The sun has set by now, and with Tallib, a younger generation of musicians take over. They start out with a blend of Rap and Raggamuffin, hitting some soft notes in between, and end their show with a variety of well-known riddims (Johnny Be Good is touched as well as The Tide Is High). The last one, Wipeout, even sees the whole place palancing: 'Na prawo!' (to the right), 'Na lewo!' (to the left). Last act on stage is the frenetically cheered Junior Stress. He gets the biggest response so far - hands are up and waving, people sing along and jump to the prevalent Dancehall beat. As seems to be the rule with bands in Poland, the stage is full once more - no act we've seen tonight had less than 6 musicians, and a brass section was part of all of them. The party goes on until well after midnight before the last notes ebb away and we head back to our quarters. 'Do jutro!' - until tomorrow!

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Day One - Piatek
Friday, August 12th 2016

'Dzien dobry!' - Good morning, Ostroda! After an ample breakfast that was consumed along with the excited voices of World Reggae Contest finalists Adahzeh on the next table, Lars and I slowly pick our way to the Amfiteatr to watch the movie "I Am The Gorgon - Bunny 'Striker' Lee and the Roots of Reggae" at 1:30 pm. We get held up at the 'molo' (pier), where, as last year, the Ukku Bit Divas conduct around 50 eager Dancehall dancers to the sound of Beenie's World Dance - as last year!

No time to linger, though, because the doors to the media room are already closing, and quickly we secure a seat to follow director Diggory Kenrick's excursion into the history of Reggae. It's an extensive coverage that belongs to the general education of everyone who considers himself a fan of this music, and names such as Roy Shirley, Slim Smith, Twinkle Brothers, Cornell Campbell, King Tubbys, Johnny Clarke and King Jammys whirr through the air. Space doesn't allow me to go into detail here, but if you want to know about the rise to success of the artists mentioned above or why Tappa Zukie says that Bunny Lee "took him out of the badness and saved his life through music", watch this movie!

Right before the cinema started, the Reggae University hosted a discussion about how to improve Reggae music in Poland, and since we were not there to witness everything that has been said, our polish photographer colleague Bartek Muracki tells us how different opinions were expressed during the meeting, ranging from the position that Reggae music in Poland is doing just fine and should keep its national character to the view that efforts should be made to open more to a global market and intensify international collaborations. Please, can this discussion continue on a worldwide level?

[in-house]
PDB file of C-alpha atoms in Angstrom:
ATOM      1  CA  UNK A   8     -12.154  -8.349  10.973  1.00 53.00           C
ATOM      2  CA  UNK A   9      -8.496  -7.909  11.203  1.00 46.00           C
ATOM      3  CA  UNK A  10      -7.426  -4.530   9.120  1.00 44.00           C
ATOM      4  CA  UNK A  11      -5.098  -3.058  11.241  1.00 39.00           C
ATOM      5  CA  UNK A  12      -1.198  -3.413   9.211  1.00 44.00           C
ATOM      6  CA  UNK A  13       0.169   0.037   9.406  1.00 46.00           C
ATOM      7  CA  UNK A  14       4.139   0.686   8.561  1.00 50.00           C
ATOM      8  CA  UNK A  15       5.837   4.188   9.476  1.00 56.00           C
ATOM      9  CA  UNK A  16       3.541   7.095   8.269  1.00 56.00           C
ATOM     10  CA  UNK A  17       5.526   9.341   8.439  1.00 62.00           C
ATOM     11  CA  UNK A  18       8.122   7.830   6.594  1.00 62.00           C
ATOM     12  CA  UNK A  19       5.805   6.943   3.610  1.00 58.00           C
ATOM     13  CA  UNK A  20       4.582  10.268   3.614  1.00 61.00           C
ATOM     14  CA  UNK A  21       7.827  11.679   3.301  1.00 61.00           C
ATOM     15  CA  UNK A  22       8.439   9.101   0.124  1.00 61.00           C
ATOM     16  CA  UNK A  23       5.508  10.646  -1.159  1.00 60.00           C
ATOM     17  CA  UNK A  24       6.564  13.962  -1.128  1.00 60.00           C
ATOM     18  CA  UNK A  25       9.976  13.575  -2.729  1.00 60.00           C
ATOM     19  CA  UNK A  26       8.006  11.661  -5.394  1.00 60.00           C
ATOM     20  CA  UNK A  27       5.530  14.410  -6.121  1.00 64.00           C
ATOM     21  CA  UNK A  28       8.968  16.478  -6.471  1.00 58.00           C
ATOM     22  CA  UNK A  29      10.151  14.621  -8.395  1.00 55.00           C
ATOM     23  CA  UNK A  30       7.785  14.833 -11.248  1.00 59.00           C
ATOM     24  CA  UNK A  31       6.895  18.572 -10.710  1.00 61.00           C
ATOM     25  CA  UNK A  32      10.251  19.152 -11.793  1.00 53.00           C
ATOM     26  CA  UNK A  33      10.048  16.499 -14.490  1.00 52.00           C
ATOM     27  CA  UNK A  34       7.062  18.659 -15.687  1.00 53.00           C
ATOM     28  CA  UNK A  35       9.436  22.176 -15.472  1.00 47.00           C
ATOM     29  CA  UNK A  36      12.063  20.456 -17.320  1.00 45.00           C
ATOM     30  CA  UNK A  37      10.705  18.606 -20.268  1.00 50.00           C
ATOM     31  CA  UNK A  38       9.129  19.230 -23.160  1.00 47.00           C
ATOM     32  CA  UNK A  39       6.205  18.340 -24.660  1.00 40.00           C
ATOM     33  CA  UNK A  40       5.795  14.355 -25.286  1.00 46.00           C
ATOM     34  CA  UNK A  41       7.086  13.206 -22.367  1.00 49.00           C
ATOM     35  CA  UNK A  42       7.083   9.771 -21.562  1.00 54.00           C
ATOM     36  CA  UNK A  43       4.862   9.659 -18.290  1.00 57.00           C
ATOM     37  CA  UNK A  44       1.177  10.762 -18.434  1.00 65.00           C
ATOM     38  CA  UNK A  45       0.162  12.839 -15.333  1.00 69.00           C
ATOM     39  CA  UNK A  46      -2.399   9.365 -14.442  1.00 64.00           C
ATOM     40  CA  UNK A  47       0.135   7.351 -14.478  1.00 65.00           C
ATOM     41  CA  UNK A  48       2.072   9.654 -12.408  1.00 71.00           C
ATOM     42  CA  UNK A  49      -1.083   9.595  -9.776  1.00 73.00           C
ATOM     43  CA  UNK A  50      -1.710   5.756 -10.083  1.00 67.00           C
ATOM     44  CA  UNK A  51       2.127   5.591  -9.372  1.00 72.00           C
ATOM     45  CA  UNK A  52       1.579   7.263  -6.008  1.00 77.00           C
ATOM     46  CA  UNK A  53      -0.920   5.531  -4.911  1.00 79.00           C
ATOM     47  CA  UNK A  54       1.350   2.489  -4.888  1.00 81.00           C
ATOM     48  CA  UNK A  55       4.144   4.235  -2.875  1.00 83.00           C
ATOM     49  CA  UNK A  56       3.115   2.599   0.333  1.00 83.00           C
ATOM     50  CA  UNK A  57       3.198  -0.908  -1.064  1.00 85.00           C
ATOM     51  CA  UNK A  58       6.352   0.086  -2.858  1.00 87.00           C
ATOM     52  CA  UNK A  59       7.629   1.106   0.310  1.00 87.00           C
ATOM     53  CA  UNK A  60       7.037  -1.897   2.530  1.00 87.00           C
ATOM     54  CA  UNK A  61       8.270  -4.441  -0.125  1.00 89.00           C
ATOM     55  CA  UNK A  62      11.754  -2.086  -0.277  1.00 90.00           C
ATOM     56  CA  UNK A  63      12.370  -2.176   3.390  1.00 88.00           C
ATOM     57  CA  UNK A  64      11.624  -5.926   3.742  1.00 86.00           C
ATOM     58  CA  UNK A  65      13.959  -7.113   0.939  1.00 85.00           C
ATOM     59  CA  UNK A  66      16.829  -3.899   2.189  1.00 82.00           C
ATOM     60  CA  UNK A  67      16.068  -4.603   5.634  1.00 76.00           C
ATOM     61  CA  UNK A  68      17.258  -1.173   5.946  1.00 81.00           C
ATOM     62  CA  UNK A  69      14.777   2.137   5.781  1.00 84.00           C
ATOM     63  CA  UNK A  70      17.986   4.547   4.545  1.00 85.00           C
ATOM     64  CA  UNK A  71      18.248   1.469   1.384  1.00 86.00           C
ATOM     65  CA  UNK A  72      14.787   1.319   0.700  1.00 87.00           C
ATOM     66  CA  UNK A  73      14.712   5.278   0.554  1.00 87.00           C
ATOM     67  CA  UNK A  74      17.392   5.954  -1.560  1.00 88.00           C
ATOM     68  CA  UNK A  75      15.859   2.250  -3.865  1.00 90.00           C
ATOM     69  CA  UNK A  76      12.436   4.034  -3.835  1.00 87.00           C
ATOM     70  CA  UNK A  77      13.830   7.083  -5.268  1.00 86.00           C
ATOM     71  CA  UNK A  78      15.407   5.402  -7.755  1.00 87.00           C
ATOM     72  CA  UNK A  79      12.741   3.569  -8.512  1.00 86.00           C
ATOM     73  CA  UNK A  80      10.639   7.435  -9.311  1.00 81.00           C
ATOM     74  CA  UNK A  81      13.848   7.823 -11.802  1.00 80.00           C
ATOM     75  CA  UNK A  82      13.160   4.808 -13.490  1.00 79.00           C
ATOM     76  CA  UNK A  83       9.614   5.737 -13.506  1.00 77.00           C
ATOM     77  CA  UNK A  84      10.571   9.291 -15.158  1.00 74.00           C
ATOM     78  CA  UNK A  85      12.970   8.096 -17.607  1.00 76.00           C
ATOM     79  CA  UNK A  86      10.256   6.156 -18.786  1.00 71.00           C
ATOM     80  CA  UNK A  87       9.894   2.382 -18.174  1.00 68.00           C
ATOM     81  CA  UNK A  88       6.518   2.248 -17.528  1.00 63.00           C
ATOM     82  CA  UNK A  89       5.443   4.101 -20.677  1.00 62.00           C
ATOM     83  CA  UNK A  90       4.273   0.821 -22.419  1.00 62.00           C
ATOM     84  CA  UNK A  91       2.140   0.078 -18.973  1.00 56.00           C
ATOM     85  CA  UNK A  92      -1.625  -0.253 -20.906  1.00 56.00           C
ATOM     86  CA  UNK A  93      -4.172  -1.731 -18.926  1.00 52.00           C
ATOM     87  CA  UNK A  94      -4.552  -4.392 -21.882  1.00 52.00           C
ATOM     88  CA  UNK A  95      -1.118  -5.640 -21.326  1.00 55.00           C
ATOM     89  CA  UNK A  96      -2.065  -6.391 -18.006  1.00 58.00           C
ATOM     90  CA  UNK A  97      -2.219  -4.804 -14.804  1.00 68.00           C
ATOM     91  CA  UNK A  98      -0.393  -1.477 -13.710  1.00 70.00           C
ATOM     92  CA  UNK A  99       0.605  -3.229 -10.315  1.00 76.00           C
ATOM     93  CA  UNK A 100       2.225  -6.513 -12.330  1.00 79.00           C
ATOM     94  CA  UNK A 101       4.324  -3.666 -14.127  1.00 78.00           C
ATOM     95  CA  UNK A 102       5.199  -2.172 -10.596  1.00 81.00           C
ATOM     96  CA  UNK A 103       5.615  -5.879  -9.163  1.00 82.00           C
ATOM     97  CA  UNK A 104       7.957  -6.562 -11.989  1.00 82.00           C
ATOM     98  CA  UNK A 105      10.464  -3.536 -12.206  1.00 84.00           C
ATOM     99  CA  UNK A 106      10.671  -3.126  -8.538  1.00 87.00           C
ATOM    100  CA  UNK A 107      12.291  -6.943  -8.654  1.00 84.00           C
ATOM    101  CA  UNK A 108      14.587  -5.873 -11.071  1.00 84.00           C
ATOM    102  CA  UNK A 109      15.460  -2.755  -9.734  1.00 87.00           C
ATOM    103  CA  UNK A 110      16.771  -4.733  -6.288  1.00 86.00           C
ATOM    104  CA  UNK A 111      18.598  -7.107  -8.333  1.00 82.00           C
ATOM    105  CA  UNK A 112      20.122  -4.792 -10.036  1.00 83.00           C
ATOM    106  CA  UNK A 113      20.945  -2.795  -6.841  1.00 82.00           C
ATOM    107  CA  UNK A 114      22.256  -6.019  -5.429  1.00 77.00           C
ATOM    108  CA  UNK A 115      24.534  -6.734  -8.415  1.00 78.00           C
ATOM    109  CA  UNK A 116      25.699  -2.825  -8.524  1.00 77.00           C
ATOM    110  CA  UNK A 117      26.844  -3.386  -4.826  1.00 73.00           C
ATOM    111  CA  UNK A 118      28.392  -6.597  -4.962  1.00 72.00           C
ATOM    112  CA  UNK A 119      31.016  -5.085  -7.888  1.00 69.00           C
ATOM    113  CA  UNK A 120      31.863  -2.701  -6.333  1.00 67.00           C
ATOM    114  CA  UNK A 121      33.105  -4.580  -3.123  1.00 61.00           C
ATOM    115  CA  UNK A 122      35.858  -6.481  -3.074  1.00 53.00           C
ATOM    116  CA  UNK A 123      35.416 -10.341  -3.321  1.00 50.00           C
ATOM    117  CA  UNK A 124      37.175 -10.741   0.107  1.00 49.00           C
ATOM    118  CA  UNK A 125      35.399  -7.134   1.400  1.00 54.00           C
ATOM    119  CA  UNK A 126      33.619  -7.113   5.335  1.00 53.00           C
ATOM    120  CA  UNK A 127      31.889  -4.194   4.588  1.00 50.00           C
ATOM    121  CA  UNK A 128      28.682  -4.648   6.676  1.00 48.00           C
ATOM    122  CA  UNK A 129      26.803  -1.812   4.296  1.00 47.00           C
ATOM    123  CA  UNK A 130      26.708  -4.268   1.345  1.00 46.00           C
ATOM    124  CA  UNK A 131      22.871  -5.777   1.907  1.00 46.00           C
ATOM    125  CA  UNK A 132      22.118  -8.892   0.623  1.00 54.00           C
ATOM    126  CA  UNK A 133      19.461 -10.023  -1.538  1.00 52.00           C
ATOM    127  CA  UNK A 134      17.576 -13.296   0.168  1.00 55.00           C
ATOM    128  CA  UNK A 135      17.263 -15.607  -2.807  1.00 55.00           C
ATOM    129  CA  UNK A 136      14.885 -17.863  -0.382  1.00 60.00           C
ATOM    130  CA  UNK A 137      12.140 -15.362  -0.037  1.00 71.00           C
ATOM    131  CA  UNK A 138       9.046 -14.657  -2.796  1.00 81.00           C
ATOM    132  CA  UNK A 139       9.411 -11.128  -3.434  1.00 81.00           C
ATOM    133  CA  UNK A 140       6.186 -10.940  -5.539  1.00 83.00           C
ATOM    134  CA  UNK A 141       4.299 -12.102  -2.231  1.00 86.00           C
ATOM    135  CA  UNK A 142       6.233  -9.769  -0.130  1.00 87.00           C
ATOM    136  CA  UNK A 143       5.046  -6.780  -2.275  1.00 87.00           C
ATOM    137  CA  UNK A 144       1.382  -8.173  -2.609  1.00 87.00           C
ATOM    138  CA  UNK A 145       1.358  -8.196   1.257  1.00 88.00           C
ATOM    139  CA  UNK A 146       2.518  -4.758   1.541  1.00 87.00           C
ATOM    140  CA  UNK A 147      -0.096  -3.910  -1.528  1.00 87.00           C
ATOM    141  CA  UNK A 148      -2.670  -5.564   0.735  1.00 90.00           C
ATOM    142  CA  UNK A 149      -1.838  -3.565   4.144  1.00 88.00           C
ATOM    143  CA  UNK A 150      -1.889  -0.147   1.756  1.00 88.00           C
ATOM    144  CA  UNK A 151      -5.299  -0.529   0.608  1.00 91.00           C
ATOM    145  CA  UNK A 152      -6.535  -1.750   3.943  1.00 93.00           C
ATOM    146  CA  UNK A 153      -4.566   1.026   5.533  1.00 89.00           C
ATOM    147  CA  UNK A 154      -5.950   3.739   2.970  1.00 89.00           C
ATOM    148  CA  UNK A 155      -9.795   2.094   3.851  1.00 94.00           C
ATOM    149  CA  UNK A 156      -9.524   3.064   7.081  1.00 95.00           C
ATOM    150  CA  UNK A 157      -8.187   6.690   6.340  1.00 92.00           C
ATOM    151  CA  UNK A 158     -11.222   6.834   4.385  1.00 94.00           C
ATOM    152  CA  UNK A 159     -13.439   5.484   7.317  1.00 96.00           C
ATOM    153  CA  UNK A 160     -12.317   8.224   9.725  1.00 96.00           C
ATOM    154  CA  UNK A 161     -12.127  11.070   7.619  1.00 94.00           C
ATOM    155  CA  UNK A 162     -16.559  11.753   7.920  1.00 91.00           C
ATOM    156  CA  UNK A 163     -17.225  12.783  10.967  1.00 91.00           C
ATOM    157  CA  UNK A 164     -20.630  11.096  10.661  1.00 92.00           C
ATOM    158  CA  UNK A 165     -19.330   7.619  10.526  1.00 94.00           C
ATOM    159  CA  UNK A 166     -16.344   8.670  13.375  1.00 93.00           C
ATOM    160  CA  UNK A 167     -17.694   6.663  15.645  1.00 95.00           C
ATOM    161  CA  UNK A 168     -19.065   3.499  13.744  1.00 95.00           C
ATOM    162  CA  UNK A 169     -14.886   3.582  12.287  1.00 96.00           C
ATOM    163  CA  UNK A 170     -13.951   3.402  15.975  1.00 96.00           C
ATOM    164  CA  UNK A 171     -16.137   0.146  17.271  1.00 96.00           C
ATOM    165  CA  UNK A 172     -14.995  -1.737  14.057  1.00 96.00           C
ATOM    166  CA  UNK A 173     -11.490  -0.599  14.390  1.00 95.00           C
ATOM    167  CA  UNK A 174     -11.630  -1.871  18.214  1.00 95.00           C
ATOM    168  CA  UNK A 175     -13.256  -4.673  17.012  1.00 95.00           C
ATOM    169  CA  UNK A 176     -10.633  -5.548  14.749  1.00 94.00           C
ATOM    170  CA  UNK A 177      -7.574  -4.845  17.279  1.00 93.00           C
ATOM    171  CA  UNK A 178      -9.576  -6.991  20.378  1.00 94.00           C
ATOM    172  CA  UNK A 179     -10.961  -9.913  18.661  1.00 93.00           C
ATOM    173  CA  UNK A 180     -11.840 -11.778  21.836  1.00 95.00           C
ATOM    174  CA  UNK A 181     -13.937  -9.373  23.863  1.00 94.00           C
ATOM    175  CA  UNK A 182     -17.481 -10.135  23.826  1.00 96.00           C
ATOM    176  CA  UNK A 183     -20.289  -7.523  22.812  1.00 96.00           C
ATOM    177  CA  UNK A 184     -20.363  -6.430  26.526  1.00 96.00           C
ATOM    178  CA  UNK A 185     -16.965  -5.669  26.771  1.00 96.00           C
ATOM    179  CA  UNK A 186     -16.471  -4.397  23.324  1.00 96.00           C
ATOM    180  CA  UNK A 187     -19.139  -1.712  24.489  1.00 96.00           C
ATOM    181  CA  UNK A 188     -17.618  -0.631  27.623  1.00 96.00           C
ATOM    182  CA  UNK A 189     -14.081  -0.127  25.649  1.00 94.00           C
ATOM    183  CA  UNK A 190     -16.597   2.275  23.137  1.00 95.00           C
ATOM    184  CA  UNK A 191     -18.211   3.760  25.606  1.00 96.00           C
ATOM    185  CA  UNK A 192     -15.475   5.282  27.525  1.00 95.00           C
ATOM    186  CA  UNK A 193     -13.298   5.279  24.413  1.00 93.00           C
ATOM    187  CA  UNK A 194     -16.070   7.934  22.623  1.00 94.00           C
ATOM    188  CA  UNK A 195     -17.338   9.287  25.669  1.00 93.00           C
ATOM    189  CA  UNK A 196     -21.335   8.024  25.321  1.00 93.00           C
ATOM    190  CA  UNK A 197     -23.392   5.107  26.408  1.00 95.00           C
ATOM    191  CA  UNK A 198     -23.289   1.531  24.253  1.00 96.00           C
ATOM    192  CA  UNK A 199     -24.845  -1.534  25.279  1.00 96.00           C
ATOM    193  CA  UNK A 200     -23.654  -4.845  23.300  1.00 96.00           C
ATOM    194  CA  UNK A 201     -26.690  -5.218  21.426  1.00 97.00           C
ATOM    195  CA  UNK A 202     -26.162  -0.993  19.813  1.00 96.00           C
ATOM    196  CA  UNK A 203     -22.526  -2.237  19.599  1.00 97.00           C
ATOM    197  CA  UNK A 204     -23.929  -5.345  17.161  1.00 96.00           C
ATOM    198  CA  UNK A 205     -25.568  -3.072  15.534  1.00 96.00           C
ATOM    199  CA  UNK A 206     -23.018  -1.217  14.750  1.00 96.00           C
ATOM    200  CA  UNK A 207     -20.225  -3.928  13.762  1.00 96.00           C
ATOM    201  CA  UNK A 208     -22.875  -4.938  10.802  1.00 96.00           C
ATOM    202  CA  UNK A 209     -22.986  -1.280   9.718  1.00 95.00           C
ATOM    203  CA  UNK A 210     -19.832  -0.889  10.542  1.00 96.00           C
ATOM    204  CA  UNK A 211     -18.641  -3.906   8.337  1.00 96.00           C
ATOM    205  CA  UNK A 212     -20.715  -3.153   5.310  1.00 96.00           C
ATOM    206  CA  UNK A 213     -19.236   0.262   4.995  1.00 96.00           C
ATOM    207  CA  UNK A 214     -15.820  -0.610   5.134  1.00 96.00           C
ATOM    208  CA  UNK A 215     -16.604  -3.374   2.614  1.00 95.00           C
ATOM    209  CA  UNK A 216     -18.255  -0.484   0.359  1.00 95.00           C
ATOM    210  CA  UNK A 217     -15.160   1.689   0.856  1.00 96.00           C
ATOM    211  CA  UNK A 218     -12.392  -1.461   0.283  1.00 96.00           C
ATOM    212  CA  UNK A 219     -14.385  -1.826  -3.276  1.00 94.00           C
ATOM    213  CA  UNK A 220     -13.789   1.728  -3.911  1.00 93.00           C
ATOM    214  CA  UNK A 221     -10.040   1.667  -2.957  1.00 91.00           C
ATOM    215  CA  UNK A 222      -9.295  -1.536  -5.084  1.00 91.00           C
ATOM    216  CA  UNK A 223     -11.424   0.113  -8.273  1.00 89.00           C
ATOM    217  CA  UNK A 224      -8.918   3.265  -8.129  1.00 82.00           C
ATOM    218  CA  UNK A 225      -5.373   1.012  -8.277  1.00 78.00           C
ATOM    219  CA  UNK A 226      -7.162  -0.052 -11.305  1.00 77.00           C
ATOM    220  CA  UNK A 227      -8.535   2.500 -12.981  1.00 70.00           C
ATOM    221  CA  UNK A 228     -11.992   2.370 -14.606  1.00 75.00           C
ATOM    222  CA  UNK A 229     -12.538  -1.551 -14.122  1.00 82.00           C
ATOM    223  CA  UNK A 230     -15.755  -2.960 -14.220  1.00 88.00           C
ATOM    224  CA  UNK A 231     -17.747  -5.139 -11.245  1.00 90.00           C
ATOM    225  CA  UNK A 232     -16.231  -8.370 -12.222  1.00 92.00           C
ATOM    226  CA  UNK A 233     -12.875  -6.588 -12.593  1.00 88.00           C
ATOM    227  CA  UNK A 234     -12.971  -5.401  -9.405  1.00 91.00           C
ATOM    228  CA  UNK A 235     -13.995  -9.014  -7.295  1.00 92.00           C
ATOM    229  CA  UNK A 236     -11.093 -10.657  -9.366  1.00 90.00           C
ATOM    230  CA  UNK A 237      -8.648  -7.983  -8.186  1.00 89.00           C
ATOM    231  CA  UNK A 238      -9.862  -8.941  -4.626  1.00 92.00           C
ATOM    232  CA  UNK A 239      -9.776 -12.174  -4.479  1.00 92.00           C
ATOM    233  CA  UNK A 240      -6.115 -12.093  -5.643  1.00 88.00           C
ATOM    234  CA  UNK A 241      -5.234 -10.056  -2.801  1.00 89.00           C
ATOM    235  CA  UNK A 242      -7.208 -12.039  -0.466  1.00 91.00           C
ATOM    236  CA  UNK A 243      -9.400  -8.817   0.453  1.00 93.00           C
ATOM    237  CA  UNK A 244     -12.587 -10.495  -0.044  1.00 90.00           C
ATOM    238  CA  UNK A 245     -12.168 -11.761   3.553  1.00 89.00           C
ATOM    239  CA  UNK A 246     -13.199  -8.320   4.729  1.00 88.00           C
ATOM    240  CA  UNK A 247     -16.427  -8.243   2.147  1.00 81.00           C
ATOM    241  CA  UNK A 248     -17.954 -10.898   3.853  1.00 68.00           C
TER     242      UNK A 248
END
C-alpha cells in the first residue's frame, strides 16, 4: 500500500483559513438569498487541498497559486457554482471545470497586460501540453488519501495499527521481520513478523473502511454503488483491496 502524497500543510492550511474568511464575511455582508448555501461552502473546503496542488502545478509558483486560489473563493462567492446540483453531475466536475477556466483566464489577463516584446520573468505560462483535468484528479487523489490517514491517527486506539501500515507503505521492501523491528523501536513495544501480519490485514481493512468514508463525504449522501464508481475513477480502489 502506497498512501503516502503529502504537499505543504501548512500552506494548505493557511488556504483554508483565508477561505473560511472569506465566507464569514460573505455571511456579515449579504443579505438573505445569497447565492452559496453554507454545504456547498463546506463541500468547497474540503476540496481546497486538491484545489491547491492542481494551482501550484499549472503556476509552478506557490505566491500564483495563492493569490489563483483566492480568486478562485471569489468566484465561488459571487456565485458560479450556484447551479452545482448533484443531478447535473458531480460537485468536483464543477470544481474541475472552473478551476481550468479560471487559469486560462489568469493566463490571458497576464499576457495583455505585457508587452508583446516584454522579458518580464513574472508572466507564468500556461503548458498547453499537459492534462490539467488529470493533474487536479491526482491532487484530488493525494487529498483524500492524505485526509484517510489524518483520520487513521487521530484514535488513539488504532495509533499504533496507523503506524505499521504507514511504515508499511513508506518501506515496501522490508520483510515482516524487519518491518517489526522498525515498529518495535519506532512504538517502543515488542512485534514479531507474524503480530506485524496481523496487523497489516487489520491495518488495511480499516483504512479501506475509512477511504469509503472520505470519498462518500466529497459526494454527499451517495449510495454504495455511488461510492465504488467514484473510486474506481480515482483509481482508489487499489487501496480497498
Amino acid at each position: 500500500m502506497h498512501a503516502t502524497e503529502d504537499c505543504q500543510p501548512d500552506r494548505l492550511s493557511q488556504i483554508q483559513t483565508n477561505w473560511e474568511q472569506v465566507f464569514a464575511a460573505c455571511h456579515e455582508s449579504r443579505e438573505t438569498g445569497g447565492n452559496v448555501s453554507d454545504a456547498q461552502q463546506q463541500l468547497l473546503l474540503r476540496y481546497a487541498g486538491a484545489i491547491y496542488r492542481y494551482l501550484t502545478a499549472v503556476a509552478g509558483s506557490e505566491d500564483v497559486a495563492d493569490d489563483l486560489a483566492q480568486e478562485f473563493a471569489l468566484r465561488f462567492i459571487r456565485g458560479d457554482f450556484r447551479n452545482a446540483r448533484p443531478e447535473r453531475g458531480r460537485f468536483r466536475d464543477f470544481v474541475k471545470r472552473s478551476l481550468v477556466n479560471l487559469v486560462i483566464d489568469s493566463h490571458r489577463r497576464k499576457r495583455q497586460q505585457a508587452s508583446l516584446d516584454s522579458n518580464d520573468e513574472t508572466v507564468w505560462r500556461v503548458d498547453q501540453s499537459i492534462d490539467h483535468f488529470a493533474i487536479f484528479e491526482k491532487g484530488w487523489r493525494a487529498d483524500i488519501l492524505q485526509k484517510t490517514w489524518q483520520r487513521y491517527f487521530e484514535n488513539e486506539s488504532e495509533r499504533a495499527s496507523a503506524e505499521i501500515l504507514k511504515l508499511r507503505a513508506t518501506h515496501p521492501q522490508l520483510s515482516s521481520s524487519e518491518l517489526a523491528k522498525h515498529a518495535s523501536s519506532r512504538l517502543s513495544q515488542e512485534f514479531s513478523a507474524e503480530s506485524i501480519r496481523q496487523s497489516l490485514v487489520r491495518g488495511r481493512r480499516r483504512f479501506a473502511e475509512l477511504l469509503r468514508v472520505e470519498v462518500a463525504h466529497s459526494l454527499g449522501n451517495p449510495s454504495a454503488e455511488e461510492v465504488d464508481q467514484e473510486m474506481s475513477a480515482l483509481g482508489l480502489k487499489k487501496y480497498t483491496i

Today continues practically, though. The main stage is calling, and we enter the festival premises where Ras Muhamad is up first at 3:15 pm. He performs alongside the Budapest Riddim Band and is well received by the crowd: "Reggae music has gone global! Look at me, I'm from Indonesia. Can you sing with me? I come from a place called Indonesia, the city of Jakarta..." intones he the well-known Chronixx song. His mum (!) is smilingly skaning along to his music, capturing the festival vibes on her mobile.

With Jafia, Tabu and Damian Syjonfam, three wonderful polish artists are taking turns rocking the growing mass, and the different variations they offer (jazzy, rocky, songwritery Reggae) accompany us on the hunt for food. Decisions are difficult to make, as there are dozens of options to choose from: Kebab, Grill, Burger, Pizza, "Don Makkarone", Croques, Tacos, Vege Bar, Crepes, Frytki and Pierogi (a delicious national dish, something like filled dumplins) compete for our attention. We favour Quesadillas for now, followed by a generous portion of 'lody' (ice cream). 'Smaczny!' - delicious!

While walking around, some fashion highlights catch the attentive observer's eye. Apart from the typical festival mix of colorful tops, baggy pants and - here and there - creative costumes (we come across two piglets, a donkey, a scary black-and-white clown who offers free hugs and a feather-crowned Indian princess), the hip hairstyle for men this season seems to be a dread mullet: shaved sides, short top, dreads at the back. Girls tend to wear floral wreaths in all varieties, and as we pass a group of them, they scream excitedly. Not because of us, though, but because of the mountains of foam spit out by one of Andrzej Czaplinski's machines. Screeching and giggling children (and grown-ups who are still close to their inner child) dive into the inviting mass of white bubbles, a scenery that attracts photographers like honey attracts bees.